Granite Mining Threatens Riau Protected ForestPublished by MAC on 2007-05-04
Granite Mining Threatens Riau Protected Forest
The Jakarta Post
4th May 2007
The protected forest on the slopes of Jantan and Betina mountains in Karimun regency, Riau Islands province, has been severely damaged, allegedly by mining in the area. A large area is now bare of plant life, and a large crater filled with deep blue water has developed. Activities at the Singapore-owned granite mine continue amid accusations of environmental destruction in the 19.7-hectare forest reserve.
The arrival of an investigative team including Riau Islands Police, staff from the Environment Ministry and environmental experts from the Bogor Institute of Agriculture earlier this week failed to draw the attention of workers.
As if unaware of the situation, a number of employees of the PT Karimun Granite company were seen marking the cliff face with bold letters, coordinate points for future blasting.
Basuki Waasis of the IPB told The Jakarta Post at the site that the forest conversion work carried out by the company had caused severe and irreparable damage to the environment and surrounding ecosystem.
"Just look at the condition of the soil and trees around that have died, and the rocks smashed arbitrarily. The quarry does not abide by eco-friendly procedures. The company has encroached into the protected forest, which has caused plants to die. The use of heavy machinery has damaged the ecosystem inside the forest," said Basuki.
The Environment Ministry and the Riau Islands Police have asked the team to assess the damage to done to forests.
"I have taken the required samples, such as soil and dead tree branches, and will analyze them," said Basuki.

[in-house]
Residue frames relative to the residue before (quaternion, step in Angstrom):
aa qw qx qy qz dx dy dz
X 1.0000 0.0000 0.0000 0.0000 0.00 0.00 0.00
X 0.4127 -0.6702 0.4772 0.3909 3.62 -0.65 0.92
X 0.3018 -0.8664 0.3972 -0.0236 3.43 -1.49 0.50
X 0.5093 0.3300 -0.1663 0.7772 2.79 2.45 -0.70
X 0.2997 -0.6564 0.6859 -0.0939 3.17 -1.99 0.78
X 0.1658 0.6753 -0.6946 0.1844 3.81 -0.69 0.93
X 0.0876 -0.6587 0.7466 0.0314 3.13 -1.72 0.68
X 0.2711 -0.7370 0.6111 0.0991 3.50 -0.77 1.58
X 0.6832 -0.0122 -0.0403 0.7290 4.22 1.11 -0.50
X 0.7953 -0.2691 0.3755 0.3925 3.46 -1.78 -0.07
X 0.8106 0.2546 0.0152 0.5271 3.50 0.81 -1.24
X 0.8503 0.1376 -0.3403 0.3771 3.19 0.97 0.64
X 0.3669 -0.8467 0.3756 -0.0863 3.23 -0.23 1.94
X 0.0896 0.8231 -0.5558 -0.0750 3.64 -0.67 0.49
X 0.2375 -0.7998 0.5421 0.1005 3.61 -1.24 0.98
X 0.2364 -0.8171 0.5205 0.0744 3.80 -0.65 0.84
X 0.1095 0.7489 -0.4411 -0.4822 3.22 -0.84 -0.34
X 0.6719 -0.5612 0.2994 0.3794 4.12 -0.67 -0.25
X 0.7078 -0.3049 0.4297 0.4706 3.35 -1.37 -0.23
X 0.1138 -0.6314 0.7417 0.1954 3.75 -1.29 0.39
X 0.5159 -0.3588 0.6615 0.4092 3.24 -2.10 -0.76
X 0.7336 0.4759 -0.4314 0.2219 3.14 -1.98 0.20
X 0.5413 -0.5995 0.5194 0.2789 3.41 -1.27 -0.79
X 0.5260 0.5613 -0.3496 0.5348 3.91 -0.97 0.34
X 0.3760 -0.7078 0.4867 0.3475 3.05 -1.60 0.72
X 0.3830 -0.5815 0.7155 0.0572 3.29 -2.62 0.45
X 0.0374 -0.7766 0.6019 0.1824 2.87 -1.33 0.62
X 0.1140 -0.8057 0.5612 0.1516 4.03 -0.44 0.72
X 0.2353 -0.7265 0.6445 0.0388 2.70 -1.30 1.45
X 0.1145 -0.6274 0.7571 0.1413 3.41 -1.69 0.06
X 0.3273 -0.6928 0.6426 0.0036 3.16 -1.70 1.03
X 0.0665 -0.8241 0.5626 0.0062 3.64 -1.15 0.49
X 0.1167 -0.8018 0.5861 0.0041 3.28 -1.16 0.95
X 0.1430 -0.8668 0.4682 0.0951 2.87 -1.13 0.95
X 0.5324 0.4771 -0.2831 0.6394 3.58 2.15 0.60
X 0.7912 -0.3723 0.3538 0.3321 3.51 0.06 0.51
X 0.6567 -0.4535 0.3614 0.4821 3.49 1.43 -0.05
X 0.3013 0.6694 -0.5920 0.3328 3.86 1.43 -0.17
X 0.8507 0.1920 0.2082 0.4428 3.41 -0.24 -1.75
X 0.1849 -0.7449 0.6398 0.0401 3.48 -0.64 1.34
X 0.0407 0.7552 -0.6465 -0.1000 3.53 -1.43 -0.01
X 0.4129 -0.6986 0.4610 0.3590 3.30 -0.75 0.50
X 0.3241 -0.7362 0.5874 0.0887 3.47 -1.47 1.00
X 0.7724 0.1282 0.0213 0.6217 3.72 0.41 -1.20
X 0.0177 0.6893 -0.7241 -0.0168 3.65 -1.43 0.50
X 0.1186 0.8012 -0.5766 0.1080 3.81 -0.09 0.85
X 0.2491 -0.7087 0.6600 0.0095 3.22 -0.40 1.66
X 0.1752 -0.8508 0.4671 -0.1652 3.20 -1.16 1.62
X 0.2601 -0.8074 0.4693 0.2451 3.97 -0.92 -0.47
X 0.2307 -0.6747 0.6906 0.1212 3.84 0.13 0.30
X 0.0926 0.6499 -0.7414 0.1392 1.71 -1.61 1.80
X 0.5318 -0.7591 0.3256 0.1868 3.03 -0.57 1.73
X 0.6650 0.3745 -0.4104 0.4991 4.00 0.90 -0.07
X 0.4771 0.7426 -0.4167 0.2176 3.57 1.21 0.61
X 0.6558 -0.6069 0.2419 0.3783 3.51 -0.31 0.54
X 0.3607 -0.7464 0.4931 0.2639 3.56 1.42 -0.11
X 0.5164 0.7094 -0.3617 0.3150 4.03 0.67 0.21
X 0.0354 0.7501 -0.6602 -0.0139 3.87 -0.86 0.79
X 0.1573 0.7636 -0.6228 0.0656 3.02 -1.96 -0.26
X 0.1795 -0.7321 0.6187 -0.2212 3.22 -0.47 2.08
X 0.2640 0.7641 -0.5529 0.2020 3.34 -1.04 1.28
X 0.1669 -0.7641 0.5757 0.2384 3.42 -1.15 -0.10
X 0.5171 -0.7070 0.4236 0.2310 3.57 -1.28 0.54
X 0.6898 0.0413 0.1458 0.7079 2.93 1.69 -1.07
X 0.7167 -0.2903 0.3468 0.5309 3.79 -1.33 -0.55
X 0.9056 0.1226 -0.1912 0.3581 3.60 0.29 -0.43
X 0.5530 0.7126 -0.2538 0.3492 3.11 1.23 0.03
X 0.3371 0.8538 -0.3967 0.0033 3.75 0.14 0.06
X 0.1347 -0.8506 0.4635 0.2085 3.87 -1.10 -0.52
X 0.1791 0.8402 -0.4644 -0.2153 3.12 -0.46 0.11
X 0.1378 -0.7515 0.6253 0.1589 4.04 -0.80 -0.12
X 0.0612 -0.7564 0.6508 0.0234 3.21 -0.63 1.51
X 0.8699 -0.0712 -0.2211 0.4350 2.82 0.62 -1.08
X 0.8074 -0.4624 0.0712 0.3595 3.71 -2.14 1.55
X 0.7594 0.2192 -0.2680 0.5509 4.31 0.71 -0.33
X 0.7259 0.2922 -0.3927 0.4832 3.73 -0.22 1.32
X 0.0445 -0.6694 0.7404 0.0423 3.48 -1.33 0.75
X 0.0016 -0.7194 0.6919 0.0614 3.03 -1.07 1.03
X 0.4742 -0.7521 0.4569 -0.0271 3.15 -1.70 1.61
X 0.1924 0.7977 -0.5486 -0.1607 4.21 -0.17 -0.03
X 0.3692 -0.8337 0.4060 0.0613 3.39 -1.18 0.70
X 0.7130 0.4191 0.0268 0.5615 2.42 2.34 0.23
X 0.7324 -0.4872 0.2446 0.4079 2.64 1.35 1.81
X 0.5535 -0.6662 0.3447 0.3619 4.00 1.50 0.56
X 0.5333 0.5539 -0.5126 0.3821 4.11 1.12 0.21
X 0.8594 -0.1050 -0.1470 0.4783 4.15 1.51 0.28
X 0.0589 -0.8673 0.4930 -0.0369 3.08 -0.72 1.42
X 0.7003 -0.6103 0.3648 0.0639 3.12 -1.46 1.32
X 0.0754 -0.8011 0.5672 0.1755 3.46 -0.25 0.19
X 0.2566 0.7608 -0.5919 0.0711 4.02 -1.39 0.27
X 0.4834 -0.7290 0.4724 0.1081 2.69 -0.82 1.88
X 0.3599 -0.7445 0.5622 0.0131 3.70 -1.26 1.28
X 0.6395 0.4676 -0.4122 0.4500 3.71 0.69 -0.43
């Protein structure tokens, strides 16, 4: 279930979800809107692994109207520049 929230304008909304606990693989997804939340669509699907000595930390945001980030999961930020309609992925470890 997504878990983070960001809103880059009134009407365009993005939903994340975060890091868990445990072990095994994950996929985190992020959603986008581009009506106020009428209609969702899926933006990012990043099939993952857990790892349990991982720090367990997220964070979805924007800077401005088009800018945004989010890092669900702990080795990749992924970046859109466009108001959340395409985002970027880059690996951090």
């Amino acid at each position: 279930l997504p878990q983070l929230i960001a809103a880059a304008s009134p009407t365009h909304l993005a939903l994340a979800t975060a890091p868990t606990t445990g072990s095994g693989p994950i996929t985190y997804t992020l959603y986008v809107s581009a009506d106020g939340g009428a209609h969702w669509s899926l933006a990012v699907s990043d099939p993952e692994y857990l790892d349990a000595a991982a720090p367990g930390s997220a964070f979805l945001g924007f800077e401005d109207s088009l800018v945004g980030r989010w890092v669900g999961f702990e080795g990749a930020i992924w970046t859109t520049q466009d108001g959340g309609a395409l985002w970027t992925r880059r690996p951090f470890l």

Basuki also touched on the issue of the large crater caused by granite quarrying activities, the depth of which could have an adverse impact on the environment there. According to company data, the depth of the crater is around 80 meters below sea level, well beyond the tolerable limit of only 30 meters.
PT Karimun Granite has been working in the area since 1971. The company has changed management many times but it is still owned by the city-state. It owns a concession area of 2,761 ha, 1,000 ha of which is conservation forest. It has only used 165 ha since it began operations.
Approval from the Forestry Ministry is needed to exploit areas included in the preserved forest and carried various levels of compensation. Riau Islands Police chief of detectives Sr. Comr. Basaria Panjaitan said the company had exploited 19.7 ha of the forest without approval from the Forestry Ministry.
"The company has not obtained a permit from the ministry, so we arrested its bosses," said Basaria.
The Riau Islands Police have held managing director Huang He and operational director Peter Fock, both Singaporean nationals. They also detained general manager Arif Rahman and operational manager Toni Sopiandi on April 27. The four are liable to face a 10-year prison sentence and fines of Rp 5 billion for violating the 1999 Forestry Law.
However, police released Huang He and Peter Fock on April 28 after the men complained of skin rashes. They are being treated at the exclusive Awal Bross hospital in Batam.
According to operations manager Toni Sopiandi, the company produces around 5 million tons of granite annually, virtually all of which is shipped to Singapore, while only 5 percent of it is used to meet local demand, meaning that almost 180 million tons have been shipped to Singapore since it started operating 36 years ago.
"However, exports have been temporarily stopped for the past two months. Quarrying is still being carried out, but not consignments, due to the current dispute over granite exports," said Toni.